Build a creative environment

With creativity a key ingredient to the success of small businesses, we look at a few ways you can breed creative thinking in your office.
By Neil King
Tue 08 Dec 2015 10:27 AM

Creativity has become an increasingly important aspect of the workplace, with innovative ideas propelling businesses forward, and helping devise new products, services, ways of working, branding, marketing, and much more.

Establishing a creative environment can be the ideal way to get your employees thinking in new ways and developing great ideas, projects and strategies. Here are a few ways you can turn your office into a creative hub.

Put creativity at the top of the agenda

If you want a creative environment, then you have to make creativity a priority.

Make sure everybody knows they have the freedom to think creatively and innovatively, and champion creativity as a cornerstone of what the company stands for.

If you can infuse a creative spirit into every aspect of your business’s daily routine, then that is great, but if there are some necessarily un-creative aspects to the job then why not establish a daily or weekly brainstorming session? Or why not give people a day out of every week to work on creative projects or ideas?

By letting people know that creativity is key to what you’re doing, they will feel at liberty to embrace explore new ideas, new designs, new projects, and new ways of thinking.

Provide the right tools

You might need to dip into your budget, but it’s worth it if it means giving your team the freedom to create and innovate. Whether it’s the latest design suite for their laptops, training to guide them in the art of creativity, resources in the shape of books and magazines, or even just ‘time’, the right tools can yield the right results.

Talk with your employees about what they feel they would need in order to be more creative, and see whether you can accommodate them.

What’s more, each person might have their own quirk – their own ‘thing’ that will help them be more creative. Perhaps one person likes working with crayons? Maybe another wants to be surrounded by plants? If it’s within reason, it might be in your best interests to give them what they want.

Interesting interiors

The right office design can stimulate creativity, so spend some time setting things up in a way that can enliven the imagination.

Depending on the personalities within your team you may want to go for a sleek, futuristic design, a a bright and dynamic pop-culture feel, or something completely different altogether. Numerous studies have advocated the creative benefits of visual stimulants, while others have suggested that colour psychology can play a big role in people’s morale, work ethic, and emotion.

Ergonomics and anthropology also play a role here. You have to make sure your people are comfortable, so it might be wise to provide chairs that fit their bodies well, and it might be wise to put their equipment within their reach. It might be worth watching their behaviour to find out where they prefer to do their best work. If they like to do it while sitting on a couch, make the couch area more comfortable for them. Zones could work well here, giving different areas of the office a different purpose.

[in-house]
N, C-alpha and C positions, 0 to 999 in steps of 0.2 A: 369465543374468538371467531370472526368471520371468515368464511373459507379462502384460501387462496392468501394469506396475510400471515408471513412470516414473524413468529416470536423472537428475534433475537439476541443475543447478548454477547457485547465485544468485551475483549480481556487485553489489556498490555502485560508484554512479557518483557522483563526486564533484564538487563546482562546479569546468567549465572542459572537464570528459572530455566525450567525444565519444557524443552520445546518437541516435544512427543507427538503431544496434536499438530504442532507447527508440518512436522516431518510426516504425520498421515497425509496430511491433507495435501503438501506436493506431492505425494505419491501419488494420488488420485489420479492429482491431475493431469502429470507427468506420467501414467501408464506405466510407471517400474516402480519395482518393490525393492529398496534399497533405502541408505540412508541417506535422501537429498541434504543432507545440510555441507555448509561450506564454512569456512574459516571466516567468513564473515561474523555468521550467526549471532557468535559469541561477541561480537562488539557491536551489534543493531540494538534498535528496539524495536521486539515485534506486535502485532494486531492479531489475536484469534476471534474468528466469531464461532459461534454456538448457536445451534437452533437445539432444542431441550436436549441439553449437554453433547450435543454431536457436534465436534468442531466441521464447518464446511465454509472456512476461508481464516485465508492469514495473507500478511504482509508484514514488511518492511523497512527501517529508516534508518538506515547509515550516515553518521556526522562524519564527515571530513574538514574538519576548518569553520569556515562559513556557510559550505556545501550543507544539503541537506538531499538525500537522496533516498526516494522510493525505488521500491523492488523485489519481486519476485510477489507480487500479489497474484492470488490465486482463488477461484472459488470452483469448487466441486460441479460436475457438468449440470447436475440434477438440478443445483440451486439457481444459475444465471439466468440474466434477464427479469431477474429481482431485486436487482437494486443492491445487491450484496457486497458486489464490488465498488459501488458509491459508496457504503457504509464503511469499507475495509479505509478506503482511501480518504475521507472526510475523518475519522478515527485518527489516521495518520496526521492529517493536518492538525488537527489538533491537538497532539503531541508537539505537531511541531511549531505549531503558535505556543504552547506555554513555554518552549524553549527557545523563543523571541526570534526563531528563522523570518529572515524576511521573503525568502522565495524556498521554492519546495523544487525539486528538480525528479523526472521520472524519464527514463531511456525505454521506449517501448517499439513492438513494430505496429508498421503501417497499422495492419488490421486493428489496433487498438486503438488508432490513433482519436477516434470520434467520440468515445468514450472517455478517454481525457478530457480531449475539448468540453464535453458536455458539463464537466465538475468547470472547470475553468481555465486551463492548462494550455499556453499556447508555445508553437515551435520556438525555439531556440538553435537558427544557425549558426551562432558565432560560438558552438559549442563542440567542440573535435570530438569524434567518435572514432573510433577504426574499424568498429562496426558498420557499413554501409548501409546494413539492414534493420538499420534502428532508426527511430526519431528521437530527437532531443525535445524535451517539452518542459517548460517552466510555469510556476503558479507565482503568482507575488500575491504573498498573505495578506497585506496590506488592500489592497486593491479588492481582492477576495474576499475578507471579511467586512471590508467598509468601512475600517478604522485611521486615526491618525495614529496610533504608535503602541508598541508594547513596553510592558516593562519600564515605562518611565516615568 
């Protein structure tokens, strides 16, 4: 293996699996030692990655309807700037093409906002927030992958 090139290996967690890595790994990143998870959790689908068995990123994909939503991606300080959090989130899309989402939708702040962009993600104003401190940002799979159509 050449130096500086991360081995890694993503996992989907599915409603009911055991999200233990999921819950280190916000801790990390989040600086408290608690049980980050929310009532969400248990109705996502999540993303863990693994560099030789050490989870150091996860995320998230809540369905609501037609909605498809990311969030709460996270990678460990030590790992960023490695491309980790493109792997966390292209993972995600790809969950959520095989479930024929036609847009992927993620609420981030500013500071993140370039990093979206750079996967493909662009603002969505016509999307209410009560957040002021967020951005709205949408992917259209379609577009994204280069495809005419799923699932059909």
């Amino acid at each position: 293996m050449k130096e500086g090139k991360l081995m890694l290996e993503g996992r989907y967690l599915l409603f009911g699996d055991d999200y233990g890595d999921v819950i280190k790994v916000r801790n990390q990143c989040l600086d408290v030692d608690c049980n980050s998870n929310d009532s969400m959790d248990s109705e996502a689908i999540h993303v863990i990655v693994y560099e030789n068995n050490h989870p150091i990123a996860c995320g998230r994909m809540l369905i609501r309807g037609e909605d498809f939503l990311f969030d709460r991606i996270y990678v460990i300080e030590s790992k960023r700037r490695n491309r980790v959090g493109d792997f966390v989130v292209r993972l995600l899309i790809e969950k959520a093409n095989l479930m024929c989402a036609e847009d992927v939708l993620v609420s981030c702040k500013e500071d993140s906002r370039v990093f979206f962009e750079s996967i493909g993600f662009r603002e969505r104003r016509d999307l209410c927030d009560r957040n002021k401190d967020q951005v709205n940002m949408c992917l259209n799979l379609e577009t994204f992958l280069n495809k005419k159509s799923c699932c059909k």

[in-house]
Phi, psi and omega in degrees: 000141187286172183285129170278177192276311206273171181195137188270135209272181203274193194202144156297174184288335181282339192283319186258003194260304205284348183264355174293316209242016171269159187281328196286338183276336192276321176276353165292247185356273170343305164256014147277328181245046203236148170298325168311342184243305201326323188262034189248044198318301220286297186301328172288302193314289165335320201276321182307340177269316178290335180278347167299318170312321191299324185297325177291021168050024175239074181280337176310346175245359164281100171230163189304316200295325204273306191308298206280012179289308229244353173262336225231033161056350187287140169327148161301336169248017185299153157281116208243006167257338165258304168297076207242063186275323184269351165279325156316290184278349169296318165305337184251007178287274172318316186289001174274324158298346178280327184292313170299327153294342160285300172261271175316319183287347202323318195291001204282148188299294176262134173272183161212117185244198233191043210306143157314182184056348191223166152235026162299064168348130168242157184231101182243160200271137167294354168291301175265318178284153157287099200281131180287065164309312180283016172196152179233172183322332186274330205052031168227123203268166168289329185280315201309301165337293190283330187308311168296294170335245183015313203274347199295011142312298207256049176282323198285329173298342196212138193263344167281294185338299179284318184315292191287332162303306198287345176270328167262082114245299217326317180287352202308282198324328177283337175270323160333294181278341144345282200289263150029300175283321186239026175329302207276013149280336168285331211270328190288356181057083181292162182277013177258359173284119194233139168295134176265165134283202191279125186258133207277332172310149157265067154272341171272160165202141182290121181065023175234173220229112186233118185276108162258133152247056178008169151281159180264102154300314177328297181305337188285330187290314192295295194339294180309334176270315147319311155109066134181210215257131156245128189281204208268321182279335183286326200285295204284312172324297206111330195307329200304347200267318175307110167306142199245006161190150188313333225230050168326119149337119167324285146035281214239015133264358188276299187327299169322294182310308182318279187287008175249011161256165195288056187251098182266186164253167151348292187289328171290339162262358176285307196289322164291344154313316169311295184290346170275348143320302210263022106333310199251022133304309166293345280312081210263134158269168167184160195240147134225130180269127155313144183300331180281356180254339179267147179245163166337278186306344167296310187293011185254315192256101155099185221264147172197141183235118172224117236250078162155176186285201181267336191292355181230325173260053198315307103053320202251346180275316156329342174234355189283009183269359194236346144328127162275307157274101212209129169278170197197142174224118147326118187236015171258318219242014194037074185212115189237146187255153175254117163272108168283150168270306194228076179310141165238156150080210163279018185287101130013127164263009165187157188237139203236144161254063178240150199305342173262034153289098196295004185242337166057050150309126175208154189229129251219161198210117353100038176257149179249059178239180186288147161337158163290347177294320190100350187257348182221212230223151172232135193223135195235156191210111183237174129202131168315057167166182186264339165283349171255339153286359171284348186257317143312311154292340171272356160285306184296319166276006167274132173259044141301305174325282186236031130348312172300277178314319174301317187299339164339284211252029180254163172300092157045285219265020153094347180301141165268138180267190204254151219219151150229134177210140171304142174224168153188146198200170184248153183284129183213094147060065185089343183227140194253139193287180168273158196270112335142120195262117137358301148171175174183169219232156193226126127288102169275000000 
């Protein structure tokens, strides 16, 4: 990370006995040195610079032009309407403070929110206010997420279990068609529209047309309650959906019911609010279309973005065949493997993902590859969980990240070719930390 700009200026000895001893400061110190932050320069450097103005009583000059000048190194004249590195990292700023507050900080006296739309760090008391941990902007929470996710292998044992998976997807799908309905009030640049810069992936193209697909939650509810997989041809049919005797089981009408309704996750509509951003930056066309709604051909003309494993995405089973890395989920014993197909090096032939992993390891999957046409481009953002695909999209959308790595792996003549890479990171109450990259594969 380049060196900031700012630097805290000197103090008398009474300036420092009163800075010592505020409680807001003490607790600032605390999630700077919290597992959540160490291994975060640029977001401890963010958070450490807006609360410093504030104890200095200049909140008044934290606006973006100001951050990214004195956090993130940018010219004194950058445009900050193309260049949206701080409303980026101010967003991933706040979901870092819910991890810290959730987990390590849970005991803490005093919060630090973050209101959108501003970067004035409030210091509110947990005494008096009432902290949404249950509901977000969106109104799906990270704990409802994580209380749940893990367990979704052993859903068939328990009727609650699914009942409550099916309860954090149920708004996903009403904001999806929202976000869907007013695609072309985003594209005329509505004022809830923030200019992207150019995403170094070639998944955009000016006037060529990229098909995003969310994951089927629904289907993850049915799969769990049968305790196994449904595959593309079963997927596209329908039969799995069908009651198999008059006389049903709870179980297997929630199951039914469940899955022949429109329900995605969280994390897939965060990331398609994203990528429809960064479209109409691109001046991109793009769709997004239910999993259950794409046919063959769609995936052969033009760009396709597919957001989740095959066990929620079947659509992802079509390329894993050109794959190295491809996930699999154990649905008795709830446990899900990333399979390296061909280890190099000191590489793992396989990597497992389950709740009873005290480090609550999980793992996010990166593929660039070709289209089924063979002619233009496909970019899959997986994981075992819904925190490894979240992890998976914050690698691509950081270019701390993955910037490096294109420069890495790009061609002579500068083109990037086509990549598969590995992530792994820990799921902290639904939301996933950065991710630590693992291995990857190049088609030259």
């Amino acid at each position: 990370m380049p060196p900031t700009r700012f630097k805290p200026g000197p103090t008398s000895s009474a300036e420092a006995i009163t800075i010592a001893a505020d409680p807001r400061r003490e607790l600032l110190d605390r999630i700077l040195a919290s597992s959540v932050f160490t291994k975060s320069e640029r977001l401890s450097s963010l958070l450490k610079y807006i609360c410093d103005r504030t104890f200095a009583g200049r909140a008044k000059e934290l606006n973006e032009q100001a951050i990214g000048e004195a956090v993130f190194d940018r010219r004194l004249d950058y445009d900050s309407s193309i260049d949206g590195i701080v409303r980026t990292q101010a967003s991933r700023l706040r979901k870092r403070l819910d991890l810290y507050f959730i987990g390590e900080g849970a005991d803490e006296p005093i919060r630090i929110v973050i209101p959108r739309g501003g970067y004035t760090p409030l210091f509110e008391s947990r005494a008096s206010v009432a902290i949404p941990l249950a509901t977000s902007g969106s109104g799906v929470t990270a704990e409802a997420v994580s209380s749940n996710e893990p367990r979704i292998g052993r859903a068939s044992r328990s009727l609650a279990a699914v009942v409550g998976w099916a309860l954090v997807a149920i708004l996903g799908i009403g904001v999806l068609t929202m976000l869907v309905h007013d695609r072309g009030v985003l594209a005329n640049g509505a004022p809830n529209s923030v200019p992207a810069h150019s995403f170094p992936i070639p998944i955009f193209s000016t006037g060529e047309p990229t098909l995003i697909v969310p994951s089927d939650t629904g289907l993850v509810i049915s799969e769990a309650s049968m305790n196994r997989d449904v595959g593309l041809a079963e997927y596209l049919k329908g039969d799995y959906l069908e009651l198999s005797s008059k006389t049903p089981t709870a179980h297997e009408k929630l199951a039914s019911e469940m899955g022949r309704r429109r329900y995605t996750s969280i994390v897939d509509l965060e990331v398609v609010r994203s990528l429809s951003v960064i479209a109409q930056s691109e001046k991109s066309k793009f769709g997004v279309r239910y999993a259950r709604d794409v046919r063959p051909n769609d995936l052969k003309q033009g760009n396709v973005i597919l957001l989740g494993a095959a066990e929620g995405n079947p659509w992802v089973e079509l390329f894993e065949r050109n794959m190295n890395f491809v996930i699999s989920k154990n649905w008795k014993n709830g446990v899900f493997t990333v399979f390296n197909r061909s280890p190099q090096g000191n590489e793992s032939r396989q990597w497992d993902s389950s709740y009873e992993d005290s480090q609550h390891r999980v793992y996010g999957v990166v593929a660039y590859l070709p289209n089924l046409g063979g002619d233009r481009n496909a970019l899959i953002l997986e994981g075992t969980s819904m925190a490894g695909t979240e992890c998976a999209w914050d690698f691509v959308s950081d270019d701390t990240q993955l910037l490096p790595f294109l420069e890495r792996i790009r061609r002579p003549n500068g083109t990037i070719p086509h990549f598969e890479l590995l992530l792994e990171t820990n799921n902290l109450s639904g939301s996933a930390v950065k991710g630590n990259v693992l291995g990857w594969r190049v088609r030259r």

Let your employees roam freely

Great ideas don’t always arrive in the office, and can’t always be generated in the office. Allowing your team to go out into the wild might help their creativity blossom.

Try not to fence them in – don’t cultivate a ‘computer-only’ culture, expecting your employees to spend hours in front of a screen. If they need some time out of the office, perhaps in a café, or the park, why not let them go there? Of course there’s a lot of trust involved here, but that’s a big part of building a creative environment.

If you allow your team some physical freedom, there’s a good chance they will have mental freedom as well, opening their minds to greater creative possibilities.

Unite your departments

For creativity to flourish throughout the office make sure your office’s different departments are working closely together.

If everybody knows what everybody else is doing, and if everybody is aware of how other departments operate, then it will be much easier for ideas to become reality.

For example, somebody in the marketing team could spend time developing a great idea, only for it to be stifled by the finance team. Not only could this damage morale and pit two departments against each other, it might also be regarded a waste time and brain-power. If both departments were aware of each other’s freedoms, limitations, plans and progress, they could work together to develop an idea in a way that works for all parties.

For smaller businesses without ‘departments’, per se, it’s still important for everybody to be informed, so why not have daily, or even weekly meetings, so everybody can present their plans?

Give credit and be supportive

There’s nothing like a bit of credit to give people encouragement. Supporting your team in their creative endeavours, and praising their good work will generate a lot of enthusiasm, and potentially lead to even better ideas.

Be forward in celebrating a job well done, and give credit where it’s due. Just think how demoralising it would be to create something wonderful, only to not be recognised for it. It only takes a few words of appreciation and praise to invigorate your team. And it costs nothing.

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